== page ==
Because herbal supplements work over a period of time, it may take a few weeks or even months to notice a calmer pet. And while a happier, less anxious pet is definitely worth the wait, there are some situations that call for a more immediate solution. Herbs like valerian, chamomile, and passion flower can have a noticeably quicker effect on a dog’s sudden nervousness. Acting as natural relaxants, these types of herbal supplements can soothe a pet’s anxiety during those out-of-routine situations.
Dogs who exhibit fear and uneasiness from separation, loud noises (like fireworks or thunderstorms), meeting strangers, or traveling may benefit from a quick-acting herbal supplement, especially if they aren’t particularly anxious on a normal day. Rather than suffering from cumulative, seemingly perpetual anxiousness, some pets may just become apprehensive from interruptions to their daily routine (hey – change can be stressful!). Herbal supplements are a natural way to keep your dog’s mind at ease.
Cumulative nervousness, generally a result of an imbalance between the heart and kidney Qi and can be triggered by a specific event or may well be a constant state of being. Often linked to daily environment, specific personality types, or previous abuse/traumatic experiences
Brief bouts of nervousness, generally caused by abnormal situations, such as loud noises, vet trips, new house guests, or traveling. Can be a fairly common response to daily routine interruptions, as totally new experiences and unexpected situations can cause stress for even the best of us!
Occasional nervousness is more common
While not all dogs experience daily anxiousness, the large majority of dogs will experience nervousness at some point in their lives. Unknown experiences or encounters, loud noises, new environmental settings, and new faces can all cause short bursts of stress and anxiousness, which can make dogs uncomfortable and sometimes can contribute to unwanted behavioral issues during those situations.
To hedge against these bouts of stress, preventative actions can be taken. Reinforcing positivity during thunderstorms or car rides can help ease your dog into viewing these activities as non-threatening. Or simply removing your dog (when possible) from the situations altogether can keep him from stressing out. For example, when you have house guests that your dog has never met before, putting him in his crate or a separate room can save him the grief of trying to become acquainted with all the unfamiliar faces.
Another great option is a quick-acting herbal supplement. While many calming supplements are geared for long-term usage, some products contain mild sedative qualities (such as the herb valerian) that will help to calm your dog before his stress even begins.
While most dogs have experienced occasional stress, there are dogs and cats out there who have perpetual anxiousness. For more on dealing with this kind of nervousness, check out this post.
Dogs who are particularly hyper may also benefit from a short-term calming aid. While there are many factors to consider before labeling your dog as “hyperactive”, pent up energy and excitability are themselves contributing factors to a dog’s inability to focus. Many dogs will (when given the proper incentive) concentrate on a particular task.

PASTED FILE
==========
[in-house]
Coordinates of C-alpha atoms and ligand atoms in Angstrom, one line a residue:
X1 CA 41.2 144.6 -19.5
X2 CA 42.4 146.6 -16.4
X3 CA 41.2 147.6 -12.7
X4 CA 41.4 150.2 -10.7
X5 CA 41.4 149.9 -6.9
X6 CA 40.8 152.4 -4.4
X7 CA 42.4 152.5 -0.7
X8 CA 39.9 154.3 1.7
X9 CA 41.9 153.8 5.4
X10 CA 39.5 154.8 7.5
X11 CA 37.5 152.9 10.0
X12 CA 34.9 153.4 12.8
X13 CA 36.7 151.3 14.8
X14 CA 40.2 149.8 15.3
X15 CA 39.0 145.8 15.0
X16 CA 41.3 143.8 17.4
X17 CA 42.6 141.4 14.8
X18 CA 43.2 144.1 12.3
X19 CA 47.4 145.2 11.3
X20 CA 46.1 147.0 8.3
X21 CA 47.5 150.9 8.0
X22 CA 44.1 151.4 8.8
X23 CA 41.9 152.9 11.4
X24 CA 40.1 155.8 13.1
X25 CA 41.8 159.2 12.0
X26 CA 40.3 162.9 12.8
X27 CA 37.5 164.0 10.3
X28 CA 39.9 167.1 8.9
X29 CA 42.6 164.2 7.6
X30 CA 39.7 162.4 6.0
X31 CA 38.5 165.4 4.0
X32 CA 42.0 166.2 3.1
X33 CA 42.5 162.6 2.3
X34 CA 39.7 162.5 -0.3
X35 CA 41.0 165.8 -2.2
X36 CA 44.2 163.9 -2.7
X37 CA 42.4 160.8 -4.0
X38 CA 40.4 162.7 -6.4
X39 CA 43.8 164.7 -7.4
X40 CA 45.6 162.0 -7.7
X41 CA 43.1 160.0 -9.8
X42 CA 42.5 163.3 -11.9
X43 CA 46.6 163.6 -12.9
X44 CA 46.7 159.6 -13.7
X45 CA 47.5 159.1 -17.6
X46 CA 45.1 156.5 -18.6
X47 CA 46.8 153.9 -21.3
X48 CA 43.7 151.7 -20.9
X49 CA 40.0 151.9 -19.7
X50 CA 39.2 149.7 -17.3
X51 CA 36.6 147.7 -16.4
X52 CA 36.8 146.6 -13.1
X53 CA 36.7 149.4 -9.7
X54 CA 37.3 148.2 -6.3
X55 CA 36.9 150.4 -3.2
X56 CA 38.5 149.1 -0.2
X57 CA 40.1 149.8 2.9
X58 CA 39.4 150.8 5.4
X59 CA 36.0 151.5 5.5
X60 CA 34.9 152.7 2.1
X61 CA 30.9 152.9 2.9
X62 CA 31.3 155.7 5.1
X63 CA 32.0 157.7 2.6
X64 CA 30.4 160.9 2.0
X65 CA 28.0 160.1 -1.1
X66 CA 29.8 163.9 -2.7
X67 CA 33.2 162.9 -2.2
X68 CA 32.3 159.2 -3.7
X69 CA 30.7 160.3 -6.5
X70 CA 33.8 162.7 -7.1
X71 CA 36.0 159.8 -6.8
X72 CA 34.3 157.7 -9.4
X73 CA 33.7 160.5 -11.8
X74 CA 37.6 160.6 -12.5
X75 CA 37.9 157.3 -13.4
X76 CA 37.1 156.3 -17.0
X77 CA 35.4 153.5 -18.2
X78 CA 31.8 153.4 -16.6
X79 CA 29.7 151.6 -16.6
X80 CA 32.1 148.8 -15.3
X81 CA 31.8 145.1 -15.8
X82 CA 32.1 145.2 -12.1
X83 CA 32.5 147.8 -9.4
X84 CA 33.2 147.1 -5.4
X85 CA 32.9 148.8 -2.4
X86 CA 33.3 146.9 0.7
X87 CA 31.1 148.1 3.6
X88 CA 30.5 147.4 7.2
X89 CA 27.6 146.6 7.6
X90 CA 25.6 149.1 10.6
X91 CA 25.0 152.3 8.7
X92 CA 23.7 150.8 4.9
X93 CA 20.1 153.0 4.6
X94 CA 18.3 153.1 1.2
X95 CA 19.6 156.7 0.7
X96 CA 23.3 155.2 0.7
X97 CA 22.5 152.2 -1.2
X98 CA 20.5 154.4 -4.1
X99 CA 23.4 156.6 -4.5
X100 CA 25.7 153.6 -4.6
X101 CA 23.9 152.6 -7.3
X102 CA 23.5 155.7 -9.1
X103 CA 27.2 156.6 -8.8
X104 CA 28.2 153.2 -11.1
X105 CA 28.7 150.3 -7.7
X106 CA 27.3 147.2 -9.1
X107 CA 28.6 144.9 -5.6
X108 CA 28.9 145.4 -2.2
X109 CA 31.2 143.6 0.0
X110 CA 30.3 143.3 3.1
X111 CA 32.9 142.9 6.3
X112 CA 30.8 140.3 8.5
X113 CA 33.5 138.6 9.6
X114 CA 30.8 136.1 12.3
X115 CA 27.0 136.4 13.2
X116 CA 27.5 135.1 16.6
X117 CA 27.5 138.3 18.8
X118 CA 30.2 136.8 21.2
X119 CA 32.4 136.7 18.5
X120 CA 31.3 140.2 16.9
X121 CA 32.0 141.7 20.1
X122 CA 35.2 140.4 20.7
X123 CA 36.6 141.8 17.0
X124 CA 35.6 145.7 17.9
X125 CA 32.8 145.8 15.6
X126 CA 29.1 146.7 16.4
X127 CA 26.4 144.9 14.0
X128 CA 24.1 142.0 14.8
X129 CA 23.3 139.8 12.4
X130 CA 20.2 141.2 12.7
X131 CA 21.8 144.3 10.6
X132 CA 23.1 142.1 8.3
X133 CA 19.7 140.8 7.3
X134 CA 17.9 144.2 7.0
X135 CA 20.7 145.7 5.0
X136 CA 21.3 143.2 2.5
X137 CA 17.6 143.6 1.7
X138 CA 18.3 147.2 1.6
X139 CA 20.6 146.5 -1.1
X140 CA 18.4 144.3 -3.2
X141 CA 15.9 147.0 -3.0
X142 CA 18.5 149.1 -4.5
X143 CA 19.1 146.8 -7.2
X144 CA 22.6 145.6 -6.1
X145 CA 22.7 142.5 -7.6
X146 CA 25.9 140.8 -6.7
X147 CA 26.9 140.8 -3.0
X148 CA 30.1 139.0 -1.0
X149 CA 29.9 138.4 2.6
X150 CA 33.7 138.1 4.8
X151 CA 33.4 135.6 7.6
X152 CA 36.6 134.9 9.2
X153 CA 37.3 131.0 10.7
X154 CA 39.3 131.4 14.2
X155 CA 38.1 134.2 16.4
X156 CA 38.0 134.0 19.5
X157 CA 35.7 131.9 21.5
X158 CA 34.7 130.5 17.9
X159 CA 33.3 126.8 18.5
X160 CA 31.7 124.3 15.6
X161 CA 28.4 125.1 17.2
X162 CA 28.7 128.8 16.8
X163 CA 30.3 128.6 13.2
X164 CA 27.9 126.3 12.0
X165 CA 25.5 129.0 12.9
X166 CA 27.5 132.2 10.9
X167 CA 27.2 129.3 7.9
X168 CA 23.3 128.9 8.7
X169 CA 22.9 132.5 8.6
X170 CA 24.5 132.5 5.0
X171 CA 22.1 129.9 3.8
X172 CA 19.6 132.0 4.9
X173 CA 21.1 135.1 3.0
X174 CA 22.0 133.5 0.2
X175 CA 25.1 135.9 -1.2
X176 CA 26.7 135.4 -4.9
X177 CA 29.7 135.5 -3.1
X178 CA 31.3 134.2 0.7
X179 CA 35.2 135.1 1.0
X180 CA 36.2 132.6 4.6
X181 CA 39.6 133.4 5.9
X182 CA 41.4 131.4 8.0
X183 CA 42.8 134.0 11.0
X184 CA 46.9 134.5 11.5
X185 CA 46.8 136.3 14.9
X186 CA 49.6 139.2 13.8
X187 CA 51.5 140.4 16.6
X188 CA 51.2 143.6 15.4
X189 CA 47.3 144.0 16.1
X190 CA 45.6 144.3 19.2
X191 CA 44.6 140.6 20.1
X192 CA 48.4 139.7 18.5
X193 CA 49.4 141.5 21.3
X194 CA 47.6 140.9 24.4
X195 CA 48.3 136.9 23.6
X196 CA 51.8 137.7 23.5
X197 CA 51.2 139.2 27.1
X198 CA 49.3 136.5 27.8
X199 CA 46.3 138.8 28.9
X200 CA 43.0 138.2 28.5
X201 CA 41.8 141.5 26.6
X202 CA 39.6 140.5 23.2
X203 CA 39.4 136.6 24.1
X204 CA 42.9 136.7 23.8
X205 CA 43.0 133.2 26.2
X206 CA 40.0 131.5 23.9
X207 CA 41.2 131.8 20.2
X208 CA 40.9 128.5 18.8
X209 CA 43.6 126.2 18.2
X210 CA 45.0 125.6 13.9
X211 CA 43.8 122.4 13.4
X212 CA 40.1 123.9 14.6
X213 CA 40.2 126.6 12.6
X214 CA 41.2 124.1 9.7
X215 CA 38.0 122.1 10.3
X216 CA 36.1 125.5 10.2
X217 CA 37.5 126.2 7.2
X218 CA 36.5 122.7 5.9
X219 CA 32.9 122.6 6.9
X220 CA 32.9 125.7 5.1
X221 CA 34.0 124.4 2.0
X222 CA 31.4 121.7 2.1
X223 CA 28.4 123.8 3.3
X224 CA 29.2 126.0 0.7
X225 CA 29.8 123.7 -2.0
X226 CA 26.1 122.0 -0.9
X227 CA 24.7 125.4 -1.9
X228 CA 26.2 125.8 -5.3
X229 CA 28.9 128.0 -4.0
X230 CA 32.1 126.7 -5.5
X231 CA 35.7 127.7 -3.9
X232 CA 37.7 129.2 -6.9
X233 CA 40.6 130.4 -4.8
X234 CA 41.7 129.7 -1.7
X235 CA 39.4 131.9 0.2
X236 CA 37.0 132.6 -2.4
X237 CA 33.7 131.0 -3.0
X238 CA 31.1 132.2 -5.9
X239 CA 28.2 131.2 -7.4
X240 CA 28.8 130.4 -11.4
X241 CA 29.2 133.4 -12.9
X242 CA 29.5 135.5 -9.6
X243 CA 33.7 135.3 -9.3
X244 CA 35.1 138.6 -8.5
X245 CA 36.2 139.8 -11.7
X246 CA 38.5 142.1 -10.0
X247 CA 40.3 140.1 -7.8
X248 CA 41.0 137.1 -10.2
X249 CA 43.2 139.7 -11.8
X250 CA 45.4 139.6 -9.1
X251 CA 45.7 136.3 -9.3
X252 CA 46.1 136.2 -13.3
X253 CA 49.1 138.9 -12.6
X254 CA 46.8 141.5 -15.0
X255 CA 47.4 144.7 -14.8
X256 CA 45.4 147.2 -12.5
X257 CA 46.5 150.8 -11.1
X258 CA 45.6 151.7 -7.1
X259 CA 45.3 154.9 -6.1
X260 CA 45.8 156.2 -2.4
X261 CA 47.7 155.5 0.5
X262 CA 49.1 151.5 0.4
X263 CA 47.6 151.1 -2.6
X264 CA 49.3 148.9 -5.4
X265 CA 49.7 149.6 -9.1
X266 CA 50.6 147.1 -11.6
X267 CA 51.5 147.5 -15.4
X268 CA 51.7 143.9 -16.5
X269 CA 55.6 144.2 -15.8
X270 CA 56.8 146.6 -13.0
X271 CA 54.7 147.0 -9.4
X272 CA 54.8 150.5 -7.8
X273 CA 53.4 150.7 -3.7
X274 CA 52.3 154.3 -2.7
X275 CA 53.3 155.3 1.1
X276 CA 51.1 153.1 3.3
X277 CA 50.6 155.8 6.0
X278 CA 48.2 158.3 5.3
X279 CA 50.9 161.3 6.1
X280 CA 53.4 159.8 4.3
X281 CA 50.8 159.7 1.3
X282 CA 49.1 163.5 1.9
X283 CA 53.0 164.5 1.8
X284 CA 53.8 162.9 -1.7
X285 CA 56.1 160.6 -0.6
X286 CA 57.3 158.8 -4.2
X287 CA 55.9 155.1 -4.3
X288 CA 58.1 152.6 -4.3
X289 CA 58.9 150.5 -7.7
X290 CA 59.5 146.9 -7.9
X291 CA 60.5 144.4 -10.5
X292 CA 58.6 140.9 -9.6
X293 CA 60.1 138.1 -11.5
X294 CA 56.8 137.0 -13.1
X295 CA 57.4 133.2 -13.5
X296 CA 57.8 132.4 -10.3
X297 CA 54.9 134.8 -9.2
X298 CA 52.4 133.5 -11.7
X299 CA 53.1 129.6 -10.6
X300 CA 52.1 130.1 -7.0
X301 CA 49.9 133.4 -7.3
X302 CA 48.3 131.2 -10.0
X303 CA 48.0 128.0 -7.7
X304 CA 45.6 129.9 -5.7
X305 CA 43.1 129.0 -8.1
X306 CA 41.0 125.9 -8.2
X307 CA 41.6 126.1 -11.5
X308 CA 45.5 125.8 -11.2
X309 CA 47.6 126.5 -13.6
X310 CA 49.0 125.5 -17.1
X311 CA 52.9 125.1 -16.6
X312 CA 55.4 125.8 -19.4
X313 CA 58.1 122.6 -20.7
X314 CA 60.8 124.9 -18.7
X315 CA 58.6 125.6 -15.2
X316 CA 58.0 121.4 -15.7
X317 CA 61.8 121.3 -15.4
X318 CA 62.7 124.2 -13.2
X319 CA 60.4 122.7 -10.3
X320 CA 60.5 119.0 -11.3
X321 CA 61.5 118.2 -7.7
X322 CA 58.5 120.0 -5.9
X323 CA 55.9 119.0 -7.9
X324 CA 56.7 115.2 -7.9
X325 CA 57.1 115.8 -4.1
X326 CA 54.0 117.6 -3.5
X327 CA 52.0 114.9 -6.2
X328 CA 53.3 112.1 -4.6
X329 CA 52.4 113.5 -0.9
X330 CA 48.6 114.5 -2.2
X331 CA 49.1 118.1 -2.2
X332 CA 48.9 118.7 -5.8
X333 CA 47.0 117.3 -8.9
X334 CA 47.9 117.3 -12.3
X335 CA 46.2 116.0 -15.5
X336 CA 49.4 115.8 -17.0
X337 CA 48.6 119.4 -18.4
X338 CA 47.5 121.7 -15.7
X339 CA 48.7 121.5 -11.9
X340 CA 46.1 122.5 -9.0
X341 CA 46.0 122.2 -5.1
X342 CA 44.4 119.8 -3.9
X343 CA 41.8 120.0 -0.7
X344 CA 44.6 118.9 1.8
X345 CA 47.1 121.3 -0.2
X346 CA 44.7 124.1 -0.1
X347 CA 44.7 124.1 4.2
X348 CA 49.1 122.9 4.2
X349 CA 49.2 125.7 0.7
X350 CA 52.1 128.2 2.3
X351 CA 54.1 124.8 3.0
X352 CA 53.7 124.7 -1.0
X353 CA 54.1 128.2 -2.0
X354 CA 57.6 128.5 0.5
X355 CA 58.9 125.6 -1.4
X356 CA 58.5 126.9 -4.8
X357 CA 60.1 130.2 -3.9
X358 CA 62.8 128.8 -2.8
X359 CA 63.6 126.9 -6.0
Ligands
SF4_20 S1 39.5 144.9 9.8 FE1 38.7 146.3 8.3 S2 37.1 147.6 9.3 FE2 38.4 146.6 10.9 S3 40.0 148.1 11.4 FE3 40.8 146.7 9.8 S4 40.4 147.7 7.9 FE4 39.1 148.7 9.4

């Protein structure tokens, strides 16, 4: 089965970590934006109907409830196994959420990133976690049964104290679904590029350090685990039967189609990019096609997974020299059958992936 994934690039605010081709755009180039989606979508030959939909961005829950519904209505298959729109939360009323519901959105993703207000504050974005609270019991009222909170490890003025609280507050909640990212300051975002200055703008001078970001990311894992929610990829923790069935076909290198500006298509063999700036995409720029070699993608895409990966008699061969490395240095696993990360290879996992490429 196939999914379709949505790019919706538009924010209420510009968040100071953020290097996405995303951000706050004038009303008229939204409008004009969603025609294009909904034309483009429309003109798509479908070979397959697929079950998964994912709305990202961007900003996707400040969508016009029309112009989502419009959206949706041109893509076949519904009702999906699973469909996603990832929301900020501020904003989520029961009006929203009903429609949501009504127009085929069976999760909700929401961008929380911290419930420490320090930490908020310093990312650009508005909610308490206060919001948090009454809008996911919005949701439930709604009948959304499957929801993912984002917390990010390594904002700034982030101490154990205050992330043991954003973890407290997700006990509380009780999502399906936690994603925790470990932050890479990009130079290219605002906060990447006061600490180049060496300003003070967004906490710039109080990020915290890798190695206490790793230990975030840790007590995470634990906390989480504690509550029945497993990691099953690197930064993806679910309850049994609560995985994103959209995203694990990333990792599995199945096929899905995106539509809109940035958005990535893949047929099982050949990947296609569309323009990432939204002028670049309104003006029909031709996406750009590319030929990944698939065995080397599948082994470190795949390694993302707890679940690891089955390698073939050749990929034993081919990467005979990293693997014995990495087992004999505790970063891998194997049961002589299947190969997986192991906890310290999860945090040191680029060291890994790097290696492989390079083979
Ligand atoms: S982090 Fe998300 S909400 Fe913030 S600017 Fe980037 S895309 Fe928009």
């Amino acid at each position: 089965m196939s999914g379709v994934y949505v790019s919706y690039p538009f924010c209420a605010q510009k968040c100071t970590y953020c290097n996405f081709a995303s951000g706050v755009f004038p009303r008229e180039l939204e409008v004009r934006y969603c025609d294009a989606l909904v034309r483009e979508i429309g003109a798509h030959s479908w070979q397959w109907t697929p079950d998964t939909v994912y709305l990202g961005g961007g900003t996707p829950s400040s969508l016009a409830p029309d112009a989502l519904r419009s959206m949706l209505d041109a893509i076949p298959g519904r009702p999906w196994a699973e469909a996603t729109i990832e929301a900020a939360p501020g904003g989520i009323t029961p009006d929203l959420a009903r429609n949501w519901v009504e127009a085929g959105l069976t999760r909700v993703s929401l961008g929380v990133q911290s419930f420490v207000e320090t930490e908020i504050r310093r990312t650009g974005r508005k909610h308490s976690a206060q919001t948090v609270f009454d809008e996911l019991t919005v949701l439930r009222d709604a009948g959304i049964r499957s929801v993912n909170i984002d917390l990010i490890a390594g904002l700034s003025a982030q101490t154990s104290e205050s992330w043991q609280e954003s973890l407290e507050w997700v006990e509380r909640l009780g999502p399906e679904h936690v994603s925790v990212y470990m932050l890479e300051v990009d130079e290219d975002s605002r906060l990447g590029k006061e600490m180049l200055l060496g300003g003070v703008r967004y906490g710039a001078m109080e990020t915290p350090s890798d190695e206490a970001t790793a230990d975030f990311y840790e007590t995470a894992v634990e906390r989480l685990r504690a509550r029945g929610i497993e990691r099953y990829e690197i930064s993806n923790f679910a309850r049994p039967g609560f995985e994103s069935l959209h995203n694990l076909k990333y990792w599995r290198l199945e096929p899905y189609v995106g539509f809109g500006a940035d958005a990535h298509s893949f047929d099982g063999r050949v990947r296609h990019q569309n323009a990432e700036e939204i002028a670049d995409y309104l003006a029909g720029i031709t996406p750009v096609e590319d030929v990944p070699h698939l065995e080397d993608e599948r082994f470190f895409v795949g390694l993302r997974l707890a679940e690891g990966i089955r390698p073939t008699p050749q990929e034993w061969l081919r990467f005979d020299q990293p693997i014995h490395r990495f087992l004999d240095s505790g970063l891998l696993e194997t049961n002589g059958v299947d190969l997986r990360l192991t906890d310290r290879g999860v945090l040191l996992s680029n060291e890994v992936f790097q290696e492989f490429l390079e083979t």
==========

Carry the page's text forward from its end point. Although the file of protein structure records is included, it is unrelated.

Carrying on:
Very few dogs actually suffer from clinical ADHD, and most cases of extreme hyperactivity are generally just a result of lack of training, lack of exercise, or lack of socialization. Hyperactive dogs tend to have a very low tolerance for boredom (some solutions to avoid boredom are addressed in this post as well). They will leap from activity to activity in search of something that is newly stimulating.
Pups who have short attention spans require a little extra patience when training. It’s important to note, though, that most young dogs are naturally very active. Many times, we mistake the excitement of a youthful pup with disobedience.
Training will always require patience and most dogs will not want to train for long stretches at a time. Keeping in mind that dogs are not hard-wired to understand exactly how we want them to behave will help us to remain in a “teamwork” mindset. An owner and a dog will each have his own wants and needs: training is the mediator with which we can reroute those wants and needs to follow the same path.
When your dog might need extra help focusing...
The real frustration enters when your dog lacks training, tries to work on training, but can’t seem to focus long enough for the training to stick. In this case, the dog may benefit from short-term calming aids to assist in keeping him focused during training sessions. The more he becomes trained, socialized, and exercised, the less he will likely need the herbal boost to concentrate in the future.
Formulated to help dogs maintain a normal, content, and relaxed disposition in times of environmental stress and in situations that may cause anxiousness, such as changes in your pet’s daily routine, separation, noise from fireworks and thunderstorms, trips to the groomer, meeting strangers, traveling, or boarding